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Jakarta Commons Cookbook by Timothy M. O'Brien

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4.9. Creating Composite Predicates


You need to perform complex conditional logic using multiple Predicate objects, and you need to combine and expose multiple criteria as one Predicate.


To combine several Predicate instances, create a Predicate to capture each portion of a compound condition, and combine each condition with AndPredicate, OrPredicate, AllPredicate, OnePredicate, AnyPredicate, or NonePredicate. All of these predicate implementations are used to combine the results of multiple predicates—creating a compound predicate. The following code demonstrates the use of the AndPredicate, OrPredicate, AllPredicate, and OnePredicate:

import org.apache.commons.collections.Predicate;
import org.apache.commons.collections.functors.*;

// Create Base Predicates
Predicate isTim = new EqualsPredicate("Tim");
Predicate isDouble = new InstanceOfPredicate( Double.class );
Predicate isNotNull = NotNullPredicate.INSTANCE;

Predicate[] predicates = new Predicate[] { isTim, isDouble, isNotNull };

// Create 2 argument logical predicate composites
               Predicate andPredicate = new AndPredicate( isTim, isNotNull );
               Predicate orPredicate = new OrPredicate( isTim, isNotNull );

               // Create n-argument logical predicate composites
               Predicate allPredicate = new AllPredicate( predicates );
               Predicate onePredicate = new OnePredicate( predicates );

System.out.println( "'Tim' and not null?: " + andPredicate.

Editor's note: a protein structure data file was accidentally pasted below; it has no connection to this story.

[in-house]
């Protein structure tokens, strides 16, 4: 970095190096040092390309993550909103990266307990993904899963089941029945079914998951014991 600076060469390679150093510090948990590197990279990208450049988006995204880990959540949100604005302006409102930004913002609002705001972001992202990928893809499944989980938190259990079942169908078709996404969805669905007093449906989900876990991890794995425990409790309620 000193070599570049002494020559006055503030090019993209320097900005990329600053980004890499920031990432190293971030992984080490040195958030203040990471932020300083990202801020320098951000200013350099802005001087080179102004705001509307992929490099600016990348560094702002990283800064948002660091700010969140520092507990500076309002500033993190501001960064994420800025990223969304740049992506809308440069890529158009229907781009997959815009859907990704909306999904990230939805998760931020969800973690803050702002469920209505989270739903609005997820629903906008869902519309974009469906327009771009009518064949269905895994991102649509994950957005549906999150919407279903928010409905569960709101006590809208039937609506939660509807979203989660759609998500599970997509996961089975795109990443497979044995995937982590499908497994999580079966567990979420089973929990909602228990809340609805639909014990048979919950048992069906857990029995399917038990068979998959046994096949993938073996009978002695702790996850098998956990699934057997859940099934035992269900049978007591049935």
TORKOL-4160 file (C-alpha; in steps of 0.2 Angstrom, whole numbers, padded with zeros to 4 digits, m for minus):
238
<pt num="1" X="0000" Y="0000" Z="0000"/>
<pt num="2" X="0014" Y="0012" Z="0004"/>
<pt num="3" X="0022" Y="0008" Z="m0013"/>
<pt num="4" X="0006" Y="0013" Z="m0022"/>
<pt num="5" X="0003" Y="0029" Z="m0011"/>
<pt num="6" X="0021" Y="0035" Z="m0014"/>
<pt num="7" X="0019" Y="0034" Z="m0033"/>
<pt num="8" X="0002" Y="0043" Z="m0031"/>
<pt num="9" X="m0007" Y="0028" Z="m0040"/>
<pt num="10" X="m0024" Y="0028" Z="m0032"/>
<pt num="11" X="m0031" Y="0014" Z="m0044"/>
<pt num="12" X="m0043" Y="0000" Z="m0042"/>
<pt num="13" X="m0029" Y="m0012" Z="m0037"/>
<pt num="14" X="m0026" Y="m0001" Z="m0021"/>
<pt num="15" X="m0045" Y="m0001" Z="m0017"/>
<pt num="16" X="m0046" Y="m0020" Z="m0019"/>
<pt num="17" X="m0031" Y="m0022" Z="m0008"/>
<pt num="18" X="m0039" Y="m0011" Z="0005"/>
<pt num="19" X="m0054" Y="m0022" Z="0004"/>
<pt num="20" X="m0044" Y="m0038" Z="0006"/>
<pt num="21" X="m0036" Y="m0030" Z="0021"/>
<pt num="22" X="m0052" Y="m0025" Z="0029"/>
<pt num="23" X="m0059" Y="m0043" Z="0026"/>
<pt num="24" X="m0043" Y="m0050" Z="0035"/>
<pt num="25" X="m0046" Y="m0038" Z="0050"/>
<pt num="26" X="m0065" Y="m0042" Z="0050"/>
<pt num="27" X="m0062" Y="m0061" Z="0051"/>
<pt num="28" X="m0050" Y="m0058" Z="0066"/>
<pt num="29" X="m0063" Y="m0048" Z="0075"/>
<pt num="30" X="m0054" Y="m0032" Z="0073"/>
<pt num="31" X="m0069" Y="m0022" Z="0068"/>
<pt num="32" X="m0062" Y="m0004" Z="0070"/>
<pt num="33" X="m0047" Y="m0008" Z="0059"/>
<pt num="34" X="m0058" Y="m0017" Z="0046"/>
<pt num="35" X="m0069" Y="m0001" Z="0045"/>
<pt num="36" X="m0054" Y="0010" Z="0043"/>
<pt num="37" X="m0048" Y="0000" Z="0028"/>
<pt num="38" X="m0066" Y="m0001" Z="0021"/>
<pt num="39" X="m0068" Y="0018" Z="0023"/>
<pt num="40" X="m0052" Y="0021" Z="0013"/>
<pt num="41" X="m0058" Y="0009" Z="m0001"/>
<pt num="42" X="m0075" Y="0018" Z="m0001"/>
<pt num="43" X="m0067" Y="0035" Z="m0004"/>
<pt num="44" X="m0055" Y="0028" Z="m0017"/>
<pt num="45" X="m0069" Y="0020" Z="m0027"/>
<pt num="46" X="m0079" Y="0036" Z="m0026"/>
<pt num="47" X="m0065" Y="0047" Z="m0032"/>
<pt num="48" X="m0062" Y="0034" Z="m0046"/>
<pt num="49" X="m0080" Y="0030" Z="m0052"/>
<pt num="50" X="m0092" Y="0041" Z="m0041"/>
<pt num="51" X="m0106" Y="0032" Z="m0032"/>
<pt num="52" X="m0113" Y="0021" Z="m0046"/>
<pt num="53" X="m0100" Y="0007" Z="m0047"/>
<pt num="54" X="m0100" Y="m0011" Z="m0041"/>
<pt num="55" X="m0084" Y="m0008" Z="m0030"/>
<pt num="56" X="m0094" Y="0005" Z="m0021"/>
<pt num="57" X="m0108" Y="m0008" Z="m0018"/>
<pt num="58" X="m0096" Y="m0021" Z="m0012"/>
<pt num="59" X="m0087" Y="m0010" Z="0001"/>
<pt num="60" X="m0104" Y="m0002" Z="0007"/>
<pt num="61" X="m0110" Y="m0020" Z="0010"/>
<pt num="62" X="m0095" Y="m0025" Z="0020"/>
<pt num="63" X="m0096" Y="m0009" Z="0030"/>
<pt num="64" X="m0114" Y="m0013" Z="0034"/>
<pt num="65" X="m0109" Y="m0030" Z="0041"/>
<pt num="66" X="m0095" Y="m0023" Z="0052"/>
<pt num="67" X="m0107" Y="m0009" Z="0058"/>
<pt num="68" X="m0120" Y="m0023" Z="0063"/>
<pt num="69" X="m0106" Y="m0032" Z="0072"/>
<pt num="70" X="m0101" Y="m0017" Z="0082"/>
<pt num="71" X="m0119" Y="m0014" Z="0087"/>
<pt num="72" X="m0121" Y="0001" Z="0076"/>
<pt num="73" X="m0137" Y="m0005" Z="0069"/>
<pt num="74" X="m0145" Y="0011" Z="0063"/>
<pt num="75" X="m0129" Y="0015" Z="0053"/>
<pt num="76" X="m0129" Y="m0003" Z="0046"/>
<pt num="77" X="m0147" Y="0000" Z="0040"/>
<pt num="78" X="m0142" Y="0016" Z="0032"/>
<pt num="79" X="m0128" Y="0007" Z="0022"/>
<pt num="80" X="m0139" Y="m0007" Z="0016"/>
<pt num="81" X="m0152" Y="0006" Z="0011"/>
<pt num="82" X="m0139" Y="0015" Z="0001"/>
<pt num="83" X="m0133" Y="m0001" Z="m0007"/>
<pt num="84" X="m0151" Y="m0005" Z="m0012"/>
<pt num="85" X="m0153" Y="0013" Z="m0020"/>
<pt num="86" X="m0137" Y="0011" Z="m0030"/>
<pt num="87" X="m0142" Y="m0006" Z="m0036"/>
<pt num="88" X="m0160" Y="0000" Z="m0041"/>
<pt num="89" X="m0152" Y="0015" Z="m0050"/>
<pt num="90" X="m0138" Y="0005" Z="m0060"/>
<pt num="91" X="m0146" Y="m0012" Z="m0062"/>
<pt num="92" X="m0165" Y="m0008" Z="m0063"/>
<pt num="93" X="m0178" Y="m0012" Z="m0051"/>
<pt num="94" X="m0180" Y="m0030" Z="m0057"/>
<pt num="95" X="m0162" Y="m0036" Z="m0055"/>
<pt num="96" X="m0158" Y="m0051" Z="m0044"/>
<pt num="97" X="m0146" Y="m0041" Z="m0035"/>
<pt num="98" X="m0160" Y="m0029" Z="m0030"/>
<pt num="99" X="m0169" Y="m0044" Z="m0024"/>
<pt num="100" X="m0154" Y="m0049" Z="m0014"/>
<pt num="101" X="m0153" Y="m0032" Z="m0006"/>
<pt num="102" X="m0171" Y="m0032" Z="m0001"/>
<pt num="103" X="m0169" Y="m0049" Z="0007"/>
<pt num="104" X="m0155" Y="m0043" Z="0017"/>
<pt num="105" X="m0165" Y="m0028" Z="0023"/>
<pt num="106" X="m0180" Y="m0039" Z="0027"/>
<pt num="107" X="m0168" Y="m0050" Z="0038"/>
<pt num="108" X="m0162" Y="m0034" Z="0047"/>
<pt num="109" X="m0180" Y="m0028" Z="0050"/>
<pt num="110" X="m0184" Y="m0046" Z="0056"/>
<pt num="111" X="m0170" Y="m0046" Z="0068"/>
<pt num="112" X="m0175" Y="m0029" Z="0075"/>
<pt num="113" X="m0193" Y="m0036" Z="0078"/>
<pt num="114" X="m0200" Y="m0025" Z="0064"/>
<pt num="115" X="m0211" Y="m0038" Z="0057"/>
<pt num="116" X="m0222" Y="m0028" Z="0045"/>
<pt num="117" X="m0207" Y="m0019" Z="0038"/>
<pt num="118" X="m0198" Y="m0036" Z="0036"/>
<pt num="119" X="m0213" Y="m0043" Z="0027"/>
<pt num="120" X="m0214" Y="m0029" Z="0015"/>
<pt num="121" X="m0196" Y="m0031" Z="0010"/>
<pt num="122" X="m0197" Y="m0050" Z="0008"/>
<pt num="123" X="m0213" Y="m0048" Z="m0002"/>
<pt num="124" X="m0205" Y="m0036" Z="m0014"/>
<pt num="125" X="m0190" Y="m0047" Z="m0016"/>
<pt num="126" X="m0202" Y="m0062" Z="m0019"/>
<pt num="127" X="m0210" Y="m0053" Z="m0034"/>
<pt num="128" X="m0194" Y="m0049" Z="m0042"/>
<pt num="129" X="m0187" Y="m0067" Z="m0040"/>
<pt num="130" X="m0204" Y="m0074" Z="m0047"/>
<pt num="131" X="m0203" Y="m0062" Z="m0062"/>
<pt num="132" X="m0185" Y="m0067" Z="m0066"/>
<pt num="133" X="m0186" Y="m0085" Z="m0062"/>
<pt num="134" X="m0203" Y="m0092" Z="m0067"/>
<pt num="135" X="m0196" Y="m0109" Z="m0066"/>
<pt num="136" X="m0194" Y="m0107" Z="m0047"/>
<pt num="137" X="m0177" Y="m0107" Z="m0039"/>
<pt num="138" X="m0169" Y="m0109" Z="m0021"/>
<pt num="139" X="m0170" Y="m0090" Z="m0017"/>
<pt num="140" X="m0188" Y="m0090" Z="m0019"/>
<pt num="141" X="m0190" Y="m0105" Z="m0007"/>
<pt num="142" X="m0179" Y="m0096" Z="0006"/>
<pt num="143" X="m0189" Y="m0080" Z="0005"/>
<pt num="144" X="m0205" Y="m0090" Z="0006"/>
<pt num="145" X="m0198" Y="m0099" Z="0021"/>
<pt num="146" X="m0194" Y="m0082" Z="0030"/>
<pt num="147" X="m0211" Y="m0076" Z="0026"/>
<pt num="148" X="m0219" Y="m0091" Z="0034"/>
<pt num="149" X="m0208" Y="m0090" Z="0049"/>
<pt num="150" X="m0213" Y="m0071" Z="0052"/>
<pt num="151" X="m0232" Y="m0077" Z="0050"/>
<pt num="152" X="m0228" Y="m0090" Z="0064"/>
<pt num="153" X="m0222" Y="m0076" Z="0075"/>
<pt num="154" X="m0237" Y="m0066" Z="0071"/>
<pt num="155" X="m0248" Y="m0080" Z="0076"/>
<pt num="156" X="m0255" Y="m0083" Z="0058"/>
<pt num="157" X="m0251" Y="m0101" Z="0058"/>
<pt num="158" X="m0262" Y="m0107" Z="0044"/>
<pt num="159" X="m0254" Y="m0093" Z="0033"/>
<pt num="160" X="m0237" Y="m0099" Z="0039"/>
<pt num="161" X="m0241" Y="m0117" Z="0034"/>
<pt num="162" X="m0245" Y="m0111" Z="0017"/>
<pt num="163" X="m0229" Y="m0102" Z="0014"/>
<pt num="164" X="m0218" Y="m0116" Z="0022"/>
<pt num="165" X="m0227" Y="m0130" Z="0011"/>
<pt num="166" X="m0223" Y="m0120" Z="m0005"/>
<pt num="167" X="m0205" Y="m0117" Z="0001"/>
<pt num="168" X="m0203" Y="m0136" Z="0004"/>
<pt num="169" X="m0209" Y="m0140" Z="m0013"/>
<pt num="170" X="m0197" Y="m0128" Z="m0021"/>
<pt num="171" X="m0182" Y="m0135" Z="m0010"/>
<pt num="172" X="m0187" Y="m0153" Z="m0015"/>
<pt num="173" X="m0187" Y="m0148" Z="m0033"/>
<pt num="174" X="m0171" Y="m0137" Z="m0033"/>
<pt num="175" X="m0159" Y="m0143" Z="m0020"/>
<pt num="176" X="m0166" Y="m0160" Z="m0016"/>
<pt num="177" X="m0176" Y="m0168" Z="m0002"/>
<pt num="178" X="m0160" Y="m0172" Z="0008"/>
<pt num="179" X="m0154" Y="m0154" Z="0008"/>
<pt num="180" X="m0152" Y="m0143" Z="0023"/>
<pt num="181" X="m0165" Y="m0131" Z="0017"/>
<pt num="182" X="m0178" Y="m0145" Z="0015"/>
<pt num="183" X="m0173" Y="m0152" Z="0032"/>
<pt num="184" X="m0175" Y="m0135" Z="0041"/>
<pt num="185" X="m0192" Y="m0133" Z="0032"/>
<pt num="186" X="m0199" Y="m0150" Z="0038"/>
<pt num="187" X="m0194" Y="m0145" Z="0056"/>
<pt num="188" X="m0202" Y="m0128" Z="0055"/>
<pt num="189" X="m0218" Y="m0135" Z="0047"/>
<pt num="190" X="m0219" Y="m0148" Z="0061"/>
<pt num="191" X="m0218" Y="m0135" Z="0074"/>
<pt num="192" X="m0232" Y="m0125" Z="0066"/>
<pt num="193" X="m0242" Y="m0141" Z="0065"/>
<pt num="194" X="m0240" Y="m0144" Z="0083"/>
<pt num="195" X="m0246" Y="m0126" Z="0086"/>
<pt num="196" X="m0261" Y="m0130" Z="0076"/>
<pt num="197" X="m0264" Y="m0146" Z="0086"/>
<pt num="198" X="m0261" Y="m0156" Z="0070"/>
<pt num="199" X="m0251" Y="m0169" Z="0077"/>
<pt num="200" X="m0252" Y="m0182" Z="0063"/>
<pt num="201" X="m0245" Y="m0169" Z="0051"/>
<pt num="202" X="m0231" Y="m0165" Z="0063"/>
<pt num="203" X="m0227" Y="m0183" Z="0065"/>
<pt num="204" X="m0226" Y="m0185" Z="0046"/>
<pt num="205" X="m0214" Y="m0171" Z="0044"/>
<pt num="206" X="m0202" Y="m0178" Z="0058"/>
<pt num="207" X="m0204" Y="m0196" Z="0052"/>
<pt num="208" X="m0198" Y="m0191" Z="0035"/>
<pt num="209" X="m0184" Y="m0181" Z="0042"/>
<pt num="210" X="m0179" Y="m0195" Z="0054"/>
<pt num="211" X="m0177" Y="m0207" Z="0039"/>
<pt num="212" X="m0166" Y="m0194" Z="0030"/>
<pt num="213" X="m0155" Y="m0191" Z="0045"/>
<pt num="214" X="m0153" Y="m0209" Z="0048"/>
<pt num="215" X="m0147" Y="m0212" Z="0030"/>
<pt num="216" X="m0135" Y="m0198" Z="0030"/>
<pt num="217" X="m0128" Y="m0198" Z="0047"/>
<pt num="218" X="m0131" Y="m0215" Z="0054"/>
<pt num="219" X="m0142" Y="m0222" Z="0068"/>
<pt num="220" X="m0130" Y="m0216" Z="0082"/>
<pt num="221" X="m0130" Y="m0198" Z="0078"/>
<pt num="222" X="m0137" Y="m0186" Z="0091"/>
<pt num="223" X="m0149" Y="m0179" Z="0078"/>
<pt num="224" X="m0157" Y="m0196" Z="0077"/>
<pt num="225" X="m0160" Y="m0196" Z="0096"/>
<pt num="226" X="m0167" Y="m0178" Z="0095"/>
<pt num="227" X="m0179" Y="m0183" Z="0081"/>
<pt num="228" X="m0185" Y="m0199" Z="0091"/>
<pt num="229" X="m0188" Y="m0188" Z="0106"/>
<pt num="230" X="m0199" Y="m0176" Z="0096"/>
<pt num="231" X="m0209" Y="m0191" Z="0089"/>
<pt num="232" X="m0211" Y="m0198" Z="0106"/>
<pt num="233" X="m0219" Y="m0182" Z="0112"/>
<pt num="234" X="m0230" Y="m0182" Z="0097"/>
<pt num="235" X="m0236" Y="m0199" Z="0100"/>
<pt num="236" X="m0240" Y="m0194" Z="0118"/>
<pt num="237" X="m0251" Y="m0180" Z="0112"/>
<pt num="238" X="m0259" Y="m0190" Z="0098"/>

evalute( "Tim" ) );
System.out.println( "'Tim' or not null?: " + andPredicate.
evalute(new Long(3))); 

System.out.println( "'Tim', not null, and Double?: " 
                        + allPredicate.evaluate( "Impossible" ) );
System.out.println( "XOR ('Tim', not null, or Double?): " 
                        + allPredicate.evaluate( "Impossible" ) );

This example creates the following output:

'Tim' and not null?: true
'Tim' or not null?: true

'Tim', not null, and Double?: false
XOR('Tim', not null, or Double?): true


An AndPredicate returns true if both predicates supplied to its constructor return true, and an OrPredicate returns true if at least one of the two predicates passed to its constructor returns true. An AllPredicate takes an array of predicates, only returning true if every predicate evaluates to true. The OnePredicate also takes an array of predicates, only returning true if exactly one predicate evaluates to true.

In the code sample, the use of the second to last predicate, AllPredicate, is impossible to satisfy; an object can never be a String and a Double at the same time. This example fails to demonstrate AnyPredicate and NonePredicate—both take an array of predicates. AnyPredicate returns true if any of the predicates evaluate to true, and NonePredicate returns true only if none of the predicates evaluate to true. The behavior of these objects is easily inferred from the names: And, Or, All, One, Any, or None.

Any logical expression can be modeled by connecting Predicate objects together— similar to the way that simple logic gates are connected to create complex digital logic. Logical inputs (1 and 0) are routed to logic gates (AND, OR, NOR, NAND, XOR, etc.), and the outputs of a logic circuit are a result of stages that perform the same function as the Predicate objects introduced in this recipe. In the next example, a logic circuit will be used to demonstrate a complex hierarchy of Predicate objects; a circuit diagram is drawn, and a series of predicates are developed to model this circuit. Figure 4-1 contains a logical expression that is implemented with digital logic and Predicate objects.

Logical expression to be modeled with Predicate

Figure 4-1. Logical expression to be modeled with Predicate

Assuming that every letter corresponds to a boolean variable, this expression corresponds to the circuit diagram in Figure 4-2. Each gate can be modeled as a composite Predicate, and from Figure 4-2 it is clear that this example will include two AndPredicates, an OrPredicate, and a NotPredicate. The “AND” gate is modeled with an AndPredicate, and an “OR” gate with an OrPredicate. The “NAND” gate is transformed into a three-input “AND” gate followed by an inverter that is modeled with an AllPredicate wrapped in a NotPredicate.